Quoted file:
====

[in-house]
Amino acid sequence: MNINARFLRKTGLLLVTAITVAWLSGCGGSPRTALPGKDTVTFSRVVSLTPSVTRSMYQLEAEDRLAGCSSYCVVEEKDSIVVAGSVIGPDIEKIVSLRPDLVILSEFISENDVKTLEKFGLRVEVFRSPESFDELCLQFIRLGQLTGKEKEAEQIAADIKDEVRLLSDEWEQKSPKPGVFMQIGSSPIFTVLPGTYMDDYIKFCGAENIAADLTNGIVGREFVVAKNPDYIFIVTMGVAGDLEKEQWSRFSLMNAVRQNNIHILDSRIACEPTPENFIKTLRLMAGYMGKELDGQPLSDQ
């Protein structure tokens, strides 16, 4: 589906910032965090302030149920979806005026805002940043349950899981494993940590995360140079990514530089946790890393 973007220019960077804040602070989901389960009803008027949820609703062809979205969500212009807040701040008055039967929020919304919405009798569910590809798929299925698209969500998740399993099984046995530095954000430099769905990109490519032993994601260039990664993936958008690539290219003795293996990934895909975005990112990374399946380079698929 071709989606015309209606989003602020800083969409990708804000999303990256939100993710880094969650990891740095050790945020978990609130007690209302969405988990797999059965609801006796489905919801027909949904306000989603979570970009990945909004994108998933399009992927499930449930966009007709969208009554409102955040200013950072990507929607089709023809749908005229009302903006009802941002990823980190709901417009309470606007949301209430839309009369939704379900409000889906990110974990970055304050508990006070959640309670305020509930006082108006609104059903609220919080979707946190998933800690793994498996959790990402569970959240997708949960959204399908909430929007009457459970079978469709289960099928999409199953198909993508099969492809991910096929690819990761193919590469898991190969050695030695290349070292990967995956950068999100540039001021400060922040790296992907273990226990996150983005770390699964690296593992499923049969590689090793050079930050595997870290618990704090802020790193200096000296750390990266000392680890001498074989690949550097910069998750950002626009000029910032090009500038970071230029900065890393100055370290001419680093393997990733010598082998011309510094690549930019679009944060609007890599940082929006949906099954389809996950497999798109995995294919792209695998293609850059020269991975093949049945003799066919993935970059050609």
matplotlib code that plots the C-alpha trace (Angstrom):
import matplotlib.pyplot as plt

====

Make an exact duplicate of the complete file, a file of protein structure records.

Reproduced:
[in-house]
Amino acid sequence: MNINARFLRKTGLLLVTAITVAWLSGCGGSPRTALPGKDTVTFSRVVSLTPSVTRSMYQLEAEDRLAGCSSYCVVEEKDSIVVAGSVIGPDIEKIVSLRPDLVILSEFISENDVKTLEKFGLRVEVFRSPESFDELCLQFIRLGQLTGKEKEAEQIAADIKDEVRLLSDEWEQKSPKPGVFMQIGSSPIFTVLPGTYMDDYIKFCGAENIAADLTNGIVGREFVVAKNPDYIFIVTMGVAGDLEKEQWSRFSLMNAVRQNNIHILDSRIACEPTPENFIKTLRLMAGYMGKELDGQPLSDQ
């Protein structure tokens, strides 16, 4: 589906910032965090302030149920979806005026805002940043349950899981494993940590995360140079990514530089946790890393 973007220019960077804040602070989901389960009803008027949820609703062809979205969500212009807040701040008055039967929020919304919405009798569910590809798929299925698209969500998740399993099984046995530095954000430099769905990109490519032993994601260039990664993936958008690539290219003795293996990934895909975005990112990374399946380079698929 071709989606015309209606989003602020800083969409990708804000999303990256939100993710880094969650990891740095050790945020978990609130007690209302969405988990797999059965609801006796489905919801027909949904306000989603979570970009990945909004994108998933399009992927499930449930966009007709969208009554409102955040200013950072990507929607089709023809749908005229009302903006009802941002990823980190709901417009309470606007949301209430839309009369939704379900409000889906990110974990970055304050508990006070959640309670305020509930006082108006609104059903609220919080979707946190998933800690793994498996959790990402569970959240997708949960959204399908909430929007009457459970079978469709289960099928999409199953198909993508099969492809991910096929690819990761193919590469898991190969050695030695290349070292990967995956950068999100540039001021400060922040790296992907273990226990996150983005770390699964690296593992499923049969590689090793050079930050595997870290618990704090802020790193200096000296750390990266000392680890001498074989690949550097910069998750950002626009000029910032090009500038970071230029900065890393100055370290001419680093393997990733010598082998011309510094690549930019679009944060609007890599940082929006949906099954389809996950497999798109995995294919792209695998293609850059020269991975093949049945003799066919993935970059050609």
matplotlib code that plots the C-alpha trace (Angstrom):
import matplotlib.pyplot as plt